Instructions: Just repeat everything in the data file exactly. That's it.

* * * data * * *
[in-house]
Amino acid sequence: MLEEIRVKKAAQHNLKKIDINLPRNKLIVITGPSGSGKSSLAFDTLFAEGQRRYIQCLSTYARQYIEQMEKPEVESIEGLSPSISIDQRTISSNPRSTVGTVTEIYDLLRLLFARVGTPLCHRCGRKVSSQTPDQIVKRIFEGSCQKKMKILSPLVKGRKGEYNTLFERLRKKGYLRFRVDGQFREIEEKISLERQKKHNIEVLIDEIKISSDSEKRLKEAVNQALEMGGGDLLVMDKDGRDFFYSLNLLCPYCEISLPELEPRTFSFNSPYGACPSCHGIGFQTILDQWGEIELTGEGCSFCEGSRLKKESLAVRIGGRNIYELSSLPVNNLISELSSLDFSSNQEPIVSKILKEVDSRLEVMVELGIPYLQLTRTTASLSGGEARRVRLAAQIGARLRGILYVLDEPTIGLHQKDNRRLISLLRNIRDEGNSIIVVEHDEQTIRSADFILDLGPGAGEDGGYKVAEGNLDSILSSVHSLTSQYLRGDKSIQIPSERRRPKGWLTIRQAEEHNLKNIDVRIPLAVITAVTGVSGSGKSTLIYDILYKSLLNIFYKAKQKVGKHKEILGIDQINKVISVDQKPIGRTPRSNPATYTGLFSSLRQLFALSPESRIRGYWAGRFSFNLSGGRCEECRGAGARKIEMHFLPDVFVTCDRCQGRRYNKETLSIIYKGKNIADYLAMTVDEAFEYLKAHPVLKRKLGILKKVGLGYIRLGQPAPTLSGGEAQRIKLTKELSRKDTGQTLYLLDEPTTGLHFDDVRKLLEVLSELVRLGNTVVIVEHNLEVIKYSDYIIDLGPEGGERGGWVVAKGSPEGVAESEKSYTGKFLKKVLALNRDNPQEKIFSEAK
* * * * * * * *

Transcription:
[in-house]
Amino acid sequence: MLEEIRVKKAAQHNLKKIDINLPRNKLIVITGPSGSGKSSLAFDTLFAEGQRRYIQCLSTYARQYIEQMEKPEVESIEGLSPSISIDQRTISSNPRSTVGTVTEIYDLLRLLFARVGTPLCHRCGRKVSSQTPDQIVKRIFEGSCQKKMKILSPLVKGRKGEYNTLFERLRKKGYLRFRVDGQFREIEEKISLERQKKHNIEVLIDEIKISSDSEKRLKEAVNQALEMGGGDLLVMDKDGRDFFYSLNLLCPYCEISLPELEPRTFSFNSPYGACPSCHGIGFQTILDQWGEIELTGEGCSFCEGSRLKKESLAVRIGGRNIYELSSLPVNNLISELSSLDFSSNQEPIVSKILKEVDSRLEVMVELGIPYLQLTRTTASLSGGEARRVRLAAQIGARLRGILYVLDEPTIGLHQKDNRRLISLLRNIRDEGNSIIVVEHDEQTIRSADFILDLGPGAGEDGGYKVAEGNLDSILSSVHSLTSQYLRGDKSIQIPSERRRPKGWLTIRQAEEHNLKNIDVRIPLAVITAVTGVSGSGKSTLIYDILYKSLLNIFYKAKQKVGKHKEILGIDQINKVISVDQKPIGRTPRSNPATYTGLFSSLRQLFALSPESRIRGYWAGRFSFNLSGGRCEECRGAGARKIEMHFLPDVFVTCDRCQGRRYNKETLSIIYKGKNIADYLAMTVDEAFEYLKAHPVLKRKLGILKKVGLGYIRLGQPAPTLSGGEAQRIKLTKELSRKDTGQTLYLLDEPTTGLHFDDVRKLLEVLSELVRLGNTVVIVEHNLEVIKYSDYIIDLGPEGGERGGWVVAKGSPEGVAESEKSYTGKFLKKVLALNRDNPQEKIFSEAK